James Casey continued his research, even travelling to France and visiting the French Brothers’ National Archives, and many locations which had in them examples of graphics of Saint John Baptist de La Salle. James was informed that from the mid-18th century, when the cause of Sainthood for John Baptist de La Salle was first presented to the Holy See, there was vast activity among the Brothers in France to arrive at the best possible graphic representation of John Baptist de La Salle which was more than a portrait. They tried to present images which would give insight into the person of De La Salle, and the pioneering work that he did for the education of all children, and his founding the Christian Brothers. James was informed that prominent in the development of these representations of De La Salle was a Brother Athanase – his religious name. This Brother was a talented and practicing painter and graphics designer. Many of the paintings done and graphics made were from his brush and stylus. His family name was Alexandre Grellet. He eventually saw the need for himself to care for his elderly father. Alexandre then moved from community to the family home where he continued his work on De La Salle, as a former Brother, and provided many paintings and graphics. It may be honestly presumed that his paintings of De La Salle provided the models for these now ‘our’ windows. In fact, Brother Imier mentions in one of his letters that he would be meeting with a ‘M. Grellet!’ It is acknowledged that the movement for artistic portrayal of De La Salle, which had begun when the cause for Canonization of De La Salle was first presented, reached its apex in the artistry revealed in these windows. John Baptist de La Salle was proclaimed a Saint by Pope Leo XIII in the year 1900.
In the life of Brother Charles Henry entitled “The Gentle American” there is a footnote which gives the information that Pocantico Hills may once have been considered to become the Motherhouse of the Institute, since the Brothers were being ousted from the Paris Motherhouse. The biography asserts that this may account for the many very large rooms there were in St. Joseph’s in Pocantico Hills. This possibility did not take place. Yet there is a wonderment whether the windows were ordered in light of the possibility that the Motherhouse would be re-located in America. As it happened the Motherhouse relocated to Belgium.
About six years ago I was in a Brothers’ community in Sarcelles, a section in northern Paris. There were there three elderly Brothers who at one time had been members of the District of Nantes. Nantes is in Normandy. In Normandy is Bayeux, the location of the Mazuet Studio! Brother Imier had once been the Visitor of that District. These Brothers told me that when Brother Imier found out that the Government would raze the chapel in the Paris Motherhouse, he took out the windows, and had them secretly moved “to another country”! We have no data on that “other country”! Brother Imier’s letters to Brother Donatian Joseph speak about his seeing ‘parts of the windows’ in the Mazuet studios! Are these only suppositions? Usually when there are stories of former years among the Brothers, there is some real incident which may have gone through embellishment in the oral tradition.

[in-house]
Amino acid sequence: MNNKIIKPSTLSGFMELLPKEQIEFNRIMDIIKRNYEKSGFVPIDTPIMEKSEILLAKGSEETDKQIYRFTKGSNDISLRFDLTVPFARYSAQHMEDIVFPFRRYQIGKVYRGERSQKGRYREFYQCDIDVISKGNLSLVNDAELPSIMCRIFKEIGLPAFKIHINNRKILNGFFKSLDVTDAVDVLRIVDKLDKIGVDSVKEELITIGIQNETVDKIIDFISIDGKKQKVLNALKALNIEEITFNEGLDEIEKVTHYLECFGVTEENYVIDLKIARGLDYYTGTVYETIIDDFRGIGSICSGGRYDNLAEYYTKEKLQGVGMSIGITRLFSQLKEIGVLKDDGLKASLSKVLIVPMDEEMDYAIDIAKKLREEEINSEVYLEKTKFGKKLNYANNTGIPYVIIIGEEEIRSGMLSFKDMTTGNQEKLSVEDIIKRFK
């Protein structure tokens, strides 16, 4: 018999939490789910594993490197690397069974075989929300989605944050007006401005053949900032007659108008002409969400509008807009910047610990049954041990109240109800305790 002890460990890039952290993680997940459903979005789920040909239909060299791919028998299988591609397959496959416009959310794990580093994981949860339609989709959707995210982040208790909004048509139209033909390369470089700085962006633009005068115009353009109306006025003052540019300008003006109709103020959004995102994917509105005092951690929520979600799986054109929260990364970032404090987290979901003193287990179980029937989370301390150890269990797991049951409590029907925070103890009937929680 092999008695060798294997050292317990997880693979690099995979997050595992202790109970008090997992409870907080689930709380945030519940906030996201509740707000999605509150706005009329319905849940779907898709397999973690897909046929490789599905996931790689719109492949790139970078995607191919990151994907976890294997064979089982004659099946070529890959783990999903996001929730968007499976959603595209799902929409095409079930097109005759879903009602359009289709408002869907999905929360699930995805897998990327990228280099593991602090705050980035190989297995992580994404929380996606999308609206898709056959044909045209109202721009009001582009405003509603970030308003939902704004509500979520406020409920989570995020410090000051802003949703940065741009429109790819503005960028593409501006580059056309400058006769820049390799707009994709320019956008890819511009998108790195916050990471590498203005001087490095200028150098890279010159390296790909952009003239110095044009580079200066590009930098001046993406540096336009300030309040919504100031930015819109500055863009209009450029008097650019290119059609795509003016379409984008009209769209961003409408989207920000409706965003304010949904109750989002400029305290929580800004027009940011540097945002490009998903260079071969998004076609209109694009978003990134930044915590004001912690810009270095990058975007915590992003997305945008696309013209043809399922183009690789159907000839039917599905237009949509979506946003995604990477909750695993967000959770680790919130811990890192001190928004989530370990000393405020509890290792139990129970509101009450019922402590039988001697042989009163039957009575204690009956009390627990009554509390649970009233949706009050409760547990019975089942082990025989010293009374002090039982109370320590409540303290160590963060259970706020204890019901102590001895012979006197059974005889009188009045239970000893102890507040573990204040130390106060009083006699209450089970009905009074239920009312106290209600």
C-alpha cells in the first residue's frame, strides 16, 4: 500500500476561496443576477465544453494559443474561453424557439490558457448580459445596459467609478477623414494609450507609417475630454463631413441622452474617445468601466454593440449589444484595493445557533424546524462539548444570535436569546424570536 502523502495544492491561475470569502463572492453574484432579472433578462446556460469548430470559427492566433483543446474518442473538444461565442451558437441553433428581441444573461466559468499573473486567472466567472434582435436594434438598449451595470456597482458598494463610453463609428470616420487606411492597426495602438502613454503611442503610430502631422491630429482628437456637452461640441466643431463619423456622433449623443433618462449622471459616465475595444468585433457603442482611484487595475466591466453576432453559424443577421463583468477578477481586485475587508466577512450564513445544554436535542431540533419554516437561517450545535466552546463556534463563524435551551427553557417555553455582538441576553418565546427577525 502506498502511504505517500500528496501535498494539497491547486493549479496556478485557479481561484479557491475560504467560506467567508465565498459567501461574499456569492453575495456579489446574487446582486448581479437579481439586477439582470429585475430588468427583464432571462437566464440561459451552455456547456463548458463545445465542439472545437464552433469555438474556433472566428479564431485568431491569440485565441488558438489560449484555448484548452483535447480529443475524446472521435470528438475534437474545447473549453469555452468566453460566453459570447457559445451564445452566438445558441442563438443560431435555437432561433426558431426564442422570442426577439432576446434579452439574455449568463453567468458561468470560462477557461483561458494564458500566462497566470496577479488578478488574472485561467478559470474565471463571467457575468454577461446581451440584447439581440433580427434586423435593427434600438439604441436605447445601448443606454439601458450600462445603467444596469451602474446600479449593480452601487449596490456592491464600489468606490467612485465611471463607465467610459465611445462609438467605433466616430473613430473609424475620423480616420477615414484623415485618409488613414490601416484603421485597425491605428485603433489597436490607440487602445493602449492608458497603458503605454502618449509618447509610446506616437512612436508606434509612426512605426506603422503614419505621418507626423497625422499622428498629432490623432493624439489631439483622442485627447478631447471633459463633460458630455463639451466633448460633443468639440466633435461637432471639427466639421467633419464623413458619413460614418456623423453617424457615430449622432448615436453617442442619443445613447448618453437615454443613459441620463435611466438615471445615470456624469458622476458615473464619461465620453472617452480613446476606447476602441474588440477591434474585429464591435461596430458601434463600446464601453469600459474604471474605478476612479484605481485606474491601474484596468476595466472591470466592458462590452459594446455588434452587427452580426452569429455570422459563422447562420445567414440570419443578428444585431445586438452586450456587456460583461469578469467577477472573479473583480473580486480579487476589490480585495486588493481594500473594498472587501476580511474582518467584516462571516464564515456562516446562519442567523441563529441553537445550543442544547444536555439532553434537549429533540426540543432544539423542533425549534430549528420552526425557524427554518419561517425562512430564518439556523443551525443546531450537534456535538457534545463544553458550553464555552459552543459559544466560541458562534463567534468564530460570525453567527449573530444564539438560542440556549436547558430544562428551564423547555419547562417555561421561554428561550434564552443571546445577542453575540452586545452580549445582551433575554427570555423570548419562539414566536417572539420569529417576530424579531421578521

Another item can be mentioned here. In the Belgium Motherhouse named ‘Lembeque-lez-Halles’ there were six small windows depicting the life of De La Salle. In the present Motherhouse – which we call today ‘The Generalate’ – in Rome, there are six small windows depicting the life of De La Salle. Were these brought from Belgium to Rome when the Brothers moved there? Were these six windows the ones taken out of the Paris Motherhouse by Brother Imier?
No matter what the truth may be, what the stories are, and what our guesses imagine, we have the Mazuet stained glass windows which come from a significant period in the styles of French Stained Glass Art. We have these glowing windows which pay tribute to the life-work, love of children, and love of God of Saint John Baptist de La Salle, the founder of our Institute of the Brothers of the Christian Schools. They are artistic views of Our Founder, created at the apex of a movement among the Brothers of France to honor De La Salle. We have the history of the Brothers in America, and the years of witness which these windows have given to many Brothers. We have this Installation, which came about through the delicate negotiations of the working committee made up of Brothers and the Administration of Manhattan College. We are deeply grateful to the many who have made contributions and memorials to the movement from Barrytown to the installation here in the Chapel of De La Salle and His Brothers in Manhattan College. In many ways this has also come about through the loyalty, effort and admiration of Former Brothers, grateful Alumni, and our own Brothers. May these works of art, together with our Founder’s writings, and what we Brothers have become through the centuries of our existence encourage, and deepen our conviction that “The need for this Institute is still very great for the Church, the World, children and young people, and all of us.”
by Brother James Loxham, FSC
They let the light shine on us The day we took the habit and the name of Brother And thence each early morning they filtered the new sun Into rainbows over us, half sleeping in the pews, Novice-groggy lost in the enigma of mental prayer.
Though we rarely thought to raise our eyes to them They looked always down direct on us. And loved our chants – From Te Deum’s triumphant on mega feast days to Ethereal Requiem Aeternam’s for the latest “ancient” in the casket.
Above us, they glowed in multi-colored stains of glass that told Their tale of Jean Baptist De La Salle, a millionaire who cared about the poor. A man who spent his fortune and his life on a wild dream – To teach the poor gratuitously. And formed a band of Brothers To make the wild dream come true. That dream became The very legacy into which centuries later we as young men Under the Windows of Barrytown Would brother.
Today new-homed here in sanctuary at Manhattan College The Windows of Barrytown come back to life To tell again their tale in light and rainbow color as a legacy Now on college campus sharing the tradition of the dream of La Salle.
Honneur à toi glorieux De La Salle Below the Windows we sing those words again today — The words that long ago we once young men Sang as novices in chorus in the Founder’s French Under the Widows of Barrytown. We’ve sung them since over half a century and more Whenever in numbers we would gather And as if on silent cue, the song would break out of us In chorus – carousing, reverent, winsome and fond.
Honneur à toi glorieux De La Salle Apôtre des enfants et gardien de la foi, Vainqueur de l’ignorance à l’âme si fatale Honneur à toi, honneur à toi
Look. The Windows are glowing. It’s their song too.
Mr. Michael Whelan – former Brother, Barrytown class of 1958